A Massachusetts Resident Was Invited to the White House For Coining the Term ‘Thanksgivukkah’
President Obama gave Dana Gitell and her sister-in-law Deborah a personal shout-out during a celebration.
When Dana Gitell came up with the term “Thanksgivukkah” last year—a combination of Hanukkah and Thanksgiving celebrating the rare convergence of the two holidays in November—she never dreamed that it would lead her to the White House.
“I’m amazed,” she said, adding that at first her sister-in-law thought the invitation was a hoax.
As the Festival of Lights draws to a close this year, President Barack Obama held the annual presidential lighting of the menorah in Washington, D.C., in front of a crowd of hundreds of people. But it was Gitell and her sister-in-law, Deborah, who got a personal shout-out from the Commander in Chief for their creation of the once-in-a-lifetime holiday, which gained national attention and was designated an official day of recognition by Mayor Tom Menino.
“Now, this is the fifth time I’ve celebrated Hanukkah as President. But this is my first Thanikkah—did I say that right?,” Obama said during his opening remarks, trying to spit out the word “Thanksgivukkah.”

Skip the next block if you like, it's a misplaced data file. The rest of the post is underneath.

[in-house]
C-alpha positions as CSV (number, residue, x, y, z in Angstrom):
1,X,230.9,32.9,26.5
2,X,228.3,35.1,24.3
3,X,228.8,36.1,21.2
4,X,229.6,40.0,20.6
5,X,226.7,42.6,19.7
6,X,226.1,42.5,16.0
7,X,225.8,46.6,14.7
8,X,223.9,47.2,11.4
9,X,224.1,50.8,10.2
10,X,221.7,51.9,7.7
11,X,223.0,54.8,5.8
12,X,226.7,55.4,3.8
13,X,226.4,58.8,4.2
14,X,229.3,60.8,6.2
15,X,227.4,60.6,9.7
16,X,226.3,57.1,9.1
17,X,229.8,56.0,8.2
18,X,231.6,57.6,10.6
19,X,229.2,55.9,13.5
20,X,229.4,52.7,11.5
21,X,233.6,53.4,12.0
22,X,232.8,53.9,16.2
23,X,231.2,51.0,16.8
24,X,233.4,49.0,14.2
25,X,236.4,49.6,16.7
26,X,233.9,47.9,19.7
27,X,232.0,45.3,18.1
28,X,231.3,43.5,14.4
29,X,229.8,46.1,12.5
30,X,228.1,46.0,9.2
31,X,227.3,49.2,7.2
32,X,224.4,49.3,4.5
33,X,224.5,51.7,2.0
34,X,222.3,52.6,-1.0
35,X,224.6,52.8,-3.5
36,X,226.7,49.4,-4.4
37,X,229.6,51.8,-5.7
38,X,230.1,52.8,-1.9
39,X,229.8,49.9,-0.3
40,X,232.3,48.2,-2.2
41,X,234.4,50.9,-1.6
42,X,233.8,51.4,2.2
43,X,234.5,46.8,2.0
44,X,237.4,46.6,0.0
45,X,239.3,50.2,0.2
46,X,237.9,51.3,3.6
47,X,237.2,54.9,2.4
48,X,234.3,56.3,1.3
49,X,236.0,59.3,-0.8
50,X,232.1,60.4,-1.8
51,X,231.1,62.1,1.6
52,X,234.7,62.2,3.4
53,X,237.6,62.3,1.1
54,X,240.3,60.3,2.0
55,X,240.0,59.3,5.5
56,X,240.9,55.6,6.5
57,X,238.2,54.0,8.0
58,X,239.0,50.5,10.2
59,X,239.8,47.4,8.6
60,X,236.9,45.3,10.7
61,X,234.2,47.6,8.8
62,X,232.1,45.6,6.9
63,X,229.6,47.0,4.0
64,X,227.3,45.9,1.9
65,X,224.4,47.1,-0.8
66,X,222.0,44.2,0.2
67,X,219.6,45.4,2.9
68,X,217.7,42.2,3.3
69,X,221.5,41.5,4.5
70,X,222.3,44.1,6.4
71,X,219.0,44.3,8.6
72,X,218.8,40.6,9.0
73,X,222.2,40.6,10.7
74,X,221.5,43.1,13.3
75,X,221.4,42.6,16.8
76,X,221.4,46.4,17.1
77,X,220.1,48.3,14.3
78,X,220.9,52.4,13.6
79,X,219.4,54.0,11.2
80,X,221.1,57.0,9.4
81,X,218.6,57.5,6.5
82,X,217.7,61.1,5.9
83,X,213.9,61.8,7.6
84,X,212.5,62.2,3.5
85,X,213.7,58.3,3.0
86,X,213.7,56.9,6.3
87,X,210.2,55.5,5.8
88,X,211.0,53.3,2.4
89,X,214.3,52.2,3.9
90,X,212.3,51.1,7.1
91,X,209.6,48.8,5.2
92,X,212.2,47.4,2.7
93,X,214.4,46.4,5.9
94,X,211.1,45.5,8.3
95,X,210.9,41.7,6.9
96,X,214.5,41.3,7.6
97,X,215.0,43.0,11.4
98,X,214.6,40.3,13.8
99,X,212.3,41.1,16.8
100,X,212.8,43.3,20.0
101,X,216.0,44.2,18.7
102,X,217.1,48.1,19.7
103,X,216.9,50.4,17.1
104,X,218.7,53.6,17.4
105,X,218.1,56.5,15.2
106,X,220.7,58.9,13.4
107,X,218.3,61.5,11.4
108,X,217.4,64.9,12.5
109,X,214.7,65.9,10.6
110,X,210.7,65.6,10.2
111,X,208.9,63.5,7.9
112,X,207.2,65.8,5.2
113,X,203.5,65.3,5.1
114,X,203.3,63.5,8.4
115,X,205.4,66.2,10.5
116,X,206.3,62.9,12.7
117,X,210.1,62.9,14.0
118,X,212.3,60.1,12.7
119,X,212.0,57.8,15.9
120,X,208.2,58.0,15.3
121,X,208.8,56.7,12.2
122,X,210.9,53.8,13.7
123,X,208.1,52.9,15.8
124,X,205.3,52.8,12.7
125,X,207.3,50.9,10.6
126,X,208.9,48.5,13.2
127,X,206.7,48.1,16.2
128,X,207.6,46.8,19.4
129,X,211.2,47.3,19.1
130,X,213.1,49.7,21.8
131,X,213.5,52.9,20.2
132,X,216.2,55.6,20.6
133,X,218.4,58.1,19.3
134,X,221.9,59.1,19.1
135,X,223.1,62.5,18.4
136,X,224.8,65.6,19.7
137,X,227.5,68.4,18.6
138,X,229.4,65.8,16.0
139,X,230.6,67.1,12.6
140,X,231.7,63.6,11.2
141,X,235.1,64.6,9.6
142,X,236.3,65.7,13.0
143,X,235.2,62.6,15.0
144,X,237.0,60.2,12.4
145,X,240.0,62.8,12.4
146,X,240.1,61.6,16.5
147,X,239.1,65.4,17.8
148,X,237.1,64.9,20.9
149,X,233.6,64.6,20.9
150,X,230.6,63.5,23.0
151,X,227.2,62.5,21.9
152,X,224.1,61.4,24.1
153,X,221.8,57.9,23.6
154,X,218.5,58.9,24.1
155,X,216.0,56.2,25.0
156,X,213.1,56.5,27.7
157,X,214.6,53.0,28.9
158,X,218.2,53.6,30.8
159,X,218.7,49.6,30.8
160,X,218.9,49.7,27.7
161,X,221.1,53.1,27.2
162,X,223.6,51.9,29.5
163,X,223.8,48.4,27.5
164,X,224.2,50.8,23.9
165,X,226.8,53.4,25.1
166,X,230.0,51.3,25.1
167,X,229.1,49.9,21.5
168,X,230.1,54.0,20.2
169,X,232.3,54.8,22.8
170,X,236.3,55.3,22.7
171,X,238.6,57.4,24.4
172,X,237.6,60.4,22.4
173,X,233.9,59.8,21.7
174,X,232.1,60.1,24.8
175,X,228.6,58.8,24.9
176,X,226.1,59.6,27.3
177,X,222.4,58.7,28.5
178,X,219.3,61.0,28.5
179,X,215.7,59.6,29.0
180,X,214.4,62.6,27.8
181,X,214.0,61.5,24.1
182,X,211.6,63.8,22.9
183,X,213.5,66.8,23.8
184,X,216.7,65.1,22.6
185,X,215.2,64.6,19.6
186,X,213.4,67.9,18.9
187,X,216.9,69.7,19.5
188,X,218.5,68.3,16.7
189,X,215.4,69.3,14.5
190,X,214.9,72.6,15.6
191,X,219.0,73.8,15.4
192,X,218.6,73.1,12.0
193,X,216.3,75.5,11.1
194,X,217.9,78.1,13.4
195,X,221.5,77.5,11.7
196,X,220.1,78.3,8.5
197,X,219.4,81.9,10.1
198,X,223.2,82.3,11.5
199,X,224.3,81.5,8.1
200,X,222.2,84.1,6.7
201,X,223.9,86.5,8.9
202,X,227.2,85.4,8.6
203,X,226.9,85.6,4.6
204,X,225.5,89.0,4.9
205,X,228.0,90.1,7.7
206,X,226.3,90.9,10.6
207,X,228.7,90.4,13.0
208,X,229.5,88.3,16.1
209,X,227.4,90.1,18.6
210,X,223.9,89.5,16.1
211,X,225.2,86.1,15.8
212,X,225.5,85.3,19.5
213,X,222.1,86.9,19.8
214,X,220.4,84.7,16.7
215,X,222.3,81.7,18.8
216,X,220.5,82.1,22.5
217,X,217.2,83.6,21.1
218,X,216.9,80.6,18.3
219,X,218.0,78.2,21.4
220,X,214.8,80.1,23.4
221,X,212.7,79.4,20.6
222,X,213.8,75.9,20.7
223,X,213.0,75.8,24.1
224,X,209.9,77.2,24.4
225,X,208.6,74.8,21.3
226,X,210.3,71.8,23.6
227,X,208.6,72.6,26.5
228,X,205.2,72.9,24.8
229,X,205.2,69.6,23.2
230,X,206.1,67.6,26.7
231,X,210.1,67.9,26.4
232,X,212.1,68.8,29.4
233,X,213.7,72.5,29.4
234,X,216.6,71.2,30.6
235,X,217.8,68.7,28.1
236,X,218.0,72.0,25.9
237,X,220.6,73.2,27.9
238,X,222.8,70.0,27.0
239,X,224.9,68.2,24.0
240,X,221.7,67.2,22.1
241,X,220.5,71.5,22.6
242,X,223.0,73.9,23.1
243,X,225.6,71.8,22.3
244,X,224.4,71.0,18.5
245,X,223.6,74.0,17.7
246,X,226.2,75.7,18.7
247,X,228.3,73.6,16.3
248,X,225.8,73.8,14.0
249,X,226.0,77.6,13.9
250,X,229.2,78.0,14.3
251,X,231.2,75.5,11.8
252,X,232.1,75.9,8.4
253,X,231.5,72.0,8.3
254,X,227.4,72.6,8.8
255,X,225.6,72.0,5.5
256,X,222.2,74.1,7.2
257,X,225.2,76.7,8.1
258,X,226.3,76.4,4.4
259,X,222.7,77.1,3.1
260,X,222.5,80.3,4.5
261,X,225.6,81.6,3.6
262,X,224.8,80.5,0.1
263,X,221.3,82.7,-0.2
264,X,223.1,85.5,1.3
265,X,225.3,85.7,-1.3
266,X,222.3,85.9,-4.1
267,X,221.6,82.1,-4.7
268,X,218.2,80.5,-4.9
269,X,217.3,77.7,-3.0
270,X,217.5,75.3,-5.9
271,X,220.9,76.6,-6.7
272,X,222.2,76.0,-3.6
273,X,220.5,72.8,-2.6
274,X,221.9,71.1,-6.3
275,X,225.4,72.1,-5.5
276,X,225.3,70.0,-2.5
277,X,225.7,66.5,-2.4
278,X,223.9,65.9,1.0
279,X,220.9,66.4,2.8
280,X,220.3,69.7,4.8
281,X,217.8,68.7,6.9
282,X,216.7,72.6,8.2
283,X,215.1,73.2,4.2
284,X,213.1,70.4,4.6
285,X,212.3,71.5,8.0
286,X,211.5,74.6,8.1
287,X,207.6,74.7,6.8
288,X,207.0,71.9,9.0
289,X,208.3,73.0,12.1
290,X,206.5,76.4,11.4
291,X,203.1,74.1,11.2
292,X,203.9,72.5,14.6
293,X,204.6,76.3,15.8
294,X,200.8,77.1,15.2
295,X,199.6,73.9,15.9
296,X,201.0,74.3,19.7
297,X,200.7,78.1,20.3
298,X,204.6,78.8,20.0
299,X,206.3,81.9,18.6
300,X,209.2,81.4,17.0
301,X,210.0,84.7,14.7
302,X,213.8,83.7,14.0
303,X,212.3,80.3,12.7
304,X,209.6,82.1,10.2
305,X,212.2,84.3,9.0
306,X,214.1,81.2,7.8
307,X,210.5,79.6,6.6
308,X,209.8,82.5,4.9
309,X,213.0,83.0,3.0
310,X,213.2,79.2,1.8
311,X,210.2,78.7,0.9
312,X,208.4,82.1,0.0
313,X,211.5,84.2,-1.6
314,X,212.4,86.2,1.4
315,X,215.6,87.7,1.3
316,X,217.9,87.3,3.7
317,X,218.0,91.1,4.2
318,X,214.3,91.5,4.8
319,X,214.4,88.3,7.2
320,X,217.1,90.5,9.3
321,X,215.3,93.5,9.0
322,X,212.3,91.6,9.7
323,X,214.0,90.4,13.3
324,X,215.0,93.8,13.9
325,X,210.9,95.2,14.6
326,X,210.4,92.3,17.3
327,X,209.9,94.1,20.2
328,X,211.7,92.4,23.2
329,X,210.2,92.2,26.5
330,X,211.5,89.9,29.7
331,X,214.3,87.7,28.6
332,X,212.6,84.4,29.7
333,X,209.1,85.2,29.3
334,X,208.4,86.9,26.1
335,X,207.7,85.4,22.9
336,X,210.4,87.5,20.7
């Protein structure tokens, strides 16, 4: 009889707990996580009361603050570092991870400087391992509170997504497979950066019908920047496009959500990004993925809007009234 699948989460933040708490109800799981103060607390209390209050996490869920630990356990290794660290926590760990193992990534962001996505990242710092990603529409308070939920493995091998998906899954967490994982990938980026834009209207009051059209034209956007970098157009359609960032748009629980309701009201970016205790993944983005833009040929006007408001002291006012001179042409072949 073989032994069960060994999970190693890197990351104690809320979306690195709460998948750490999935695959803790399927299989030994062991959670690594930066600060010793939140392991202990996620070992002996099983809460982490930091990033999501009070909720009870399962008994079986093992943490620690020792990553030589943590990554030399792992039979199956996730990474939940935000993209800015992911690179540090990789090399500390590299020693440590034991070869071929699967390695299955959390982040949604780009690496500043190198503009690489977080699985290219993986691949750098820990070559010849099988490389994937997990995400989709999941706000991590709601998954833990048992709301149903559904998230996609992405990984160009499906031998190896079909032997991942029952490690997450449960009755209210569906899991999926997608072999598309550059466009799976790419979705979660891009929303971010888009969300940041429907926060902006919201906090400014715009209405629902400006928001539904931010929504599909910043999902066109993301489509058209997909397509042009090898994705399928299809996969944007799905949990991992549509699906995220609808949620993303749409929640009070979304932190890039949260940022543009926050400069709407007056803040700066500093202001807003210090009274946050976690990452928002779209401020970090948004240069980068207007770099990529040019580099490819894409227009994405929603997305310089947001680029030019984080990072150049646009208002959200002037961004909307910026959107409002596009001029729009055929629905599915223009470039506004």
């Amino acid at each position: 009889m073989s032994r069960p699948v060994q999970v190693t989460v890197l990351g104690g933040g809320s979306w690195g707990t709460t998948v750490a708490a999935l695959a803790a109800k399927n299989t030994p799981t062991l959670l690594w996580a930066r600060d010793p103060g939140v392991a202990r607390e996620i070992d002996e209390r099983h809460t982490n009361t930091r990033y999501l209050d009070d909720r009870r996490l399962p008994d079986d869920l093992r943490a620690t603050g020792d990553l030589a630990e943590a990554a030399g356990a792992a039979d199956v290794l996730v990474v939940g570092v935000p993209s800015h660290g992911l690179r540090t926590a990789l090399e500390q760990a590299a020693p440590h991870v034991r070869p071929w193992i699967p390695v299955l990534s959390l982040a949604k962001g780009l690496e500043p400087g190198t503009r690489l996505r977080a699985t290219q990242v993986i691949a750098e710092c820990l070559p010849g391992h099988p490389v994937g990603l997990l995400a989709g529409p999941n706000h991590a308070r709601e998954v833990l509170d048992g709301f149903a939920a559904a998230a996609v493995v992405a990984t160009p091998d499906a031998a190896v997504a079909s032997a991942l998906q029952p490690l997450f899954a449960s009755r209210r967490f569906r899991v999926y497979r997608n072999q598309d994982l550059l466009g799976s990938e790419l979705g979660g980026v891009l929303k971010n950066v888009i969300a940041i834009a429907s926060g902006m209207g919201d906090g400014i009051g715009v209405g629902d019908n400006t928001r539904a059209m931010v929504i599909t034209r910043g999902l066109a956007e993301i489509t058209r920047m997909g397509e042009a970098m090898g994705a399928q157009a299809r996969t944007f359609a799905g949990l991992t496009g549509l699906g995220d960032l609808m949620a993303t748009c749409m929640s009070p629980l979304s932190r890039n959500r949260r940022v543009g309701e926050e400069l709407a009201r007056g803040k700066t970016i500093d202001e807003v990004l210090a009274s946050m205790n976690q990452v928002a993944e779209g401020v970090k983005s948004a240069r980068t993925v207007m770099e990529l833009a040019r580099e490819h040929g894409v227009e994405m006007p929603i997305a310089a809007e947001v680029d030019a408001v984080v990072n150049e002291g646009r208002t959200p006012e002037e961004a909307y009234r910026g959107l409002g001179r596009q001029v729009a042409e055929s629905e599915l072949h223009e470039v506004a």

Luckily for the president, members in the crowd familiar with the holiday, which Gitell trademarked here in Massachusetts, and celebrated with help of Rabbi David Paskin, corrected him.
Obama proceeded with his speech, pointing out Gitell and her sister in the audience, and giving them credit for bringing the rare holiday—it won’t happen again for another 77,000 years—to fruition.
“They’ve had a lot of fun with their project,” Obama said, before talking about the traditions of Hanukkah.
Also honored by the president was Asher Weintraub, a 10-year-old from New York, who created the world’s first “Menurkey,”—a Menorah-shaped turkey.
While the celebration of Thanksgivukkah has come and gone, the experience of making it all the way to the White House for a simple concept is not going to leave Gitell’s memory anytime soon. After Obama delivered his remarks and lit the menorah, he went around and shook hands with people in the crowd, and Gitell got to reach over and meet the president.
“We were in complete shock about him saying our names and talking about us. I’m still just—I’m processing that it even happened,” she said. “This type of thing is so rare in anyone’s life, and one of the first things we all say, is if my parents were alive to see this—and to have my mother there with us, and my sister-in-law, it just made it one of the greatest moments of my life. I never imagined it would go this far.”